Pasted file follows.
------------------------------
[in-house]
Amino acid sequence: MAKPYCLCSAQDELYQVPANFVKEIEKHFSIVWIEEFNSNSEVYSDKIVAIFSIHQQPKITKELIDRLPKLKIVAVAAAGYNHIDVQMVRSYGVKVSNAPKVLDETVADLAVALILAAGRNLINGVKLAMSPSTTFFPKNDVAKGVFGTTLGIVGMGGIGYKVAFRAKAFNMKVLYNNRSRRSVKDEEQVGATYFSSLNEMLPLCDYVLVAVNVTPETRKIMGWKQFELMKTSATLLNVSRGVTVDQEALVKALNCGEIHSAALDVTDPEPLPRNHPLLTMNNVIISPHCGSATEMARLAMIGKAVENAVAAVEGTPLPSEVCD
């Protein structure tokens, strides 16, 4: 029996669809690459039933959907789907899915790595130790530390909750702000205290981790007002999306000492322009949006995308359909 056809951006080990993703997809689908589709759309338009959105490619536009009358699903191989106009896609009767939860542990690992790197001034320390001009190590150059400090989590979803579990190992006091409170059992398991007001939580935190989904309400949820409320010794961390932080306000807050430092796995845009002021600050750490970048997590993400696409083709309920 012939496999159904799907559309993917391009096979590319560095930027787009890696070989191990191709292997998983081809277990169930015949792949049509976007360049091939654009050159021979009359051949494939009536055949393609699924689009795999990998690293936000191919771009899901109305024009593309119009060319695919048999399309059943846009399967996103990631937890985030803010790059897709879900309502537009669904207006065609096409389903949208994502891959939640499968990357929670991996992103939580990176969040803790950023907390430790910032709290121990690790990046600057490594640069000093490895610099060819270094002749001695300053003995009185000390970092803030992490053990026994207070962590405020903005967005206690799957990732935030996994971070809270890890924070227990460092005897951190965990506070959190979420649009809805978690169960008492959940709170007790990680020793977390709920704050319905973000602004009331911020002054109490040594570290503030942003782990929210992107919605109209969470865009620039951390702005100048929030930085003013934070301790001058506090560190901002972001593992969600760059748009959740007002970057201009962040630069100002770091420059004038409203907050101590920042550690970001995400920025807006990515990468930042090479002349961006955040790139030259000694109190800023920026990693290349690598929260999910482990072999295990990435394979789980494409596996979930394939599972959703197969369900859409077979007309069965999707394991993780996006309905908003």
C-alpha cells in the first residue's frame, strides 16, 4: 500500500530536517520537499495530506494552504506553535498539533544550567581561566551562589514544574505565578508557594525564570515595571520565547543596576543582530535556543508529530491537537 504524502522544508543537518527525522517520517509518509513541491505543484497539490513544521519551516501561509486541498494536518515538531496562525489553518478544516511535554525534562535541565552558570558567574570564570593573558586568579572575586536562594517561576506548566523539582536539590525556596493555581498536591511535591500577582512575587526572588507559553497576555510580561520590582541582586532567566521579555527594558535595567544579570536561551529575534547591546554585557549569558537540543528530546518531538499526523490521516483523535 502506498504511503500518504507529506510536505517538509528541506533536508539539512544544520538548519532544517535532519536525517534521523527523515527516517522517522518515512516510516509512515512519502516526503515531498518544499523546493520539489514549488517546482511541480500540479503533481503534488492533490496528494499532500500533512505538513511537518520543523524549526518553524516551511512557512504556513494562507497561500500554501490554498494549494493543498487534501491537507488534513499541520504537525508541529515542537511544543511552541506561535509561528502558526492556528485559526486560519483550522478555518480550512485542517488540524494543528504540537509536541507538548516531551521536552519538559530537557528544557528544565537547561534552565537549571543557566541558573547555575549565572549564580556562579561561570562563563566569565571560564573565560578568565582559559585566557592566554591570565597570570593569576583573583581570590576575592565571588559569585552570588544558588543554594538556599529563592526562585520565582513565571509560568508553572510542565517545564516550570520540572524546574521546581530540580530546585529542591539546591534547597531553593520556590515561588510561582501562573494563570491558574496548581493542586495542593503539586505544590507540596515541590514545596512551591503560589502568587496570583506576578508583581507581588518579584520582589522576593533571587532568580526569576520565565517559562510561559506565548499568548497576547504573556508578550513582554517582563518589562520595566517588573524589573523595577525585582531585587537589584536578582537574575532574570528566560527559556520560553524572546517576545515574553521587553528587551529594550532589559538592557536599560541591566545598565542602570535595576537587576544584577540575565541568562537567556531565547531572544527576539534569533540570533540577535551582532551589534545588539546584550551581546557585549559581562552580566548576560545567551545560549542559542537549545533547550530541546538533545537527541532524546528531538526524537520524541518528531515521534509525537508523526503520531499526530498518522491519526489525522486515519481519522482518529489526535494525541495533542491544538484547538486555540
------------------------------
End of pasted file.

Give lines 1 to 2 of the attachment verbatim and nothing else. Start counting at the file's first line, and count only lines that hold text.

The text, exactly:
[in-house]
Amino acid sequence: MAKPYCLCSAQDELYQVPANFVKEIEKHFSIVWIEEFNSNSEVYSDKIVAIFSIHQQPKITKELIDRLPKLKIVAVAAAGYNHIDVQMVRSYGVKVSNAPKVLDETVADLAVALILAAGRNLINGVKLAMSPSTTFFPKNDVAKGVFGTTLGIVGMGGIGYKVAFRAKAFNMKVLYNNRSRRSVKDEEQVGATYFSSLNEMLPLCDYVLVAVNVTPETRKIMGWKQFELMKTSATLLNVSRGVTVDQEALVKALNCGEIHSAALDVTDPEPLPRNHPLLTMNNVIISPHCGSATEMARLAMIGKAVENAVAAVEGTPLPSEVCD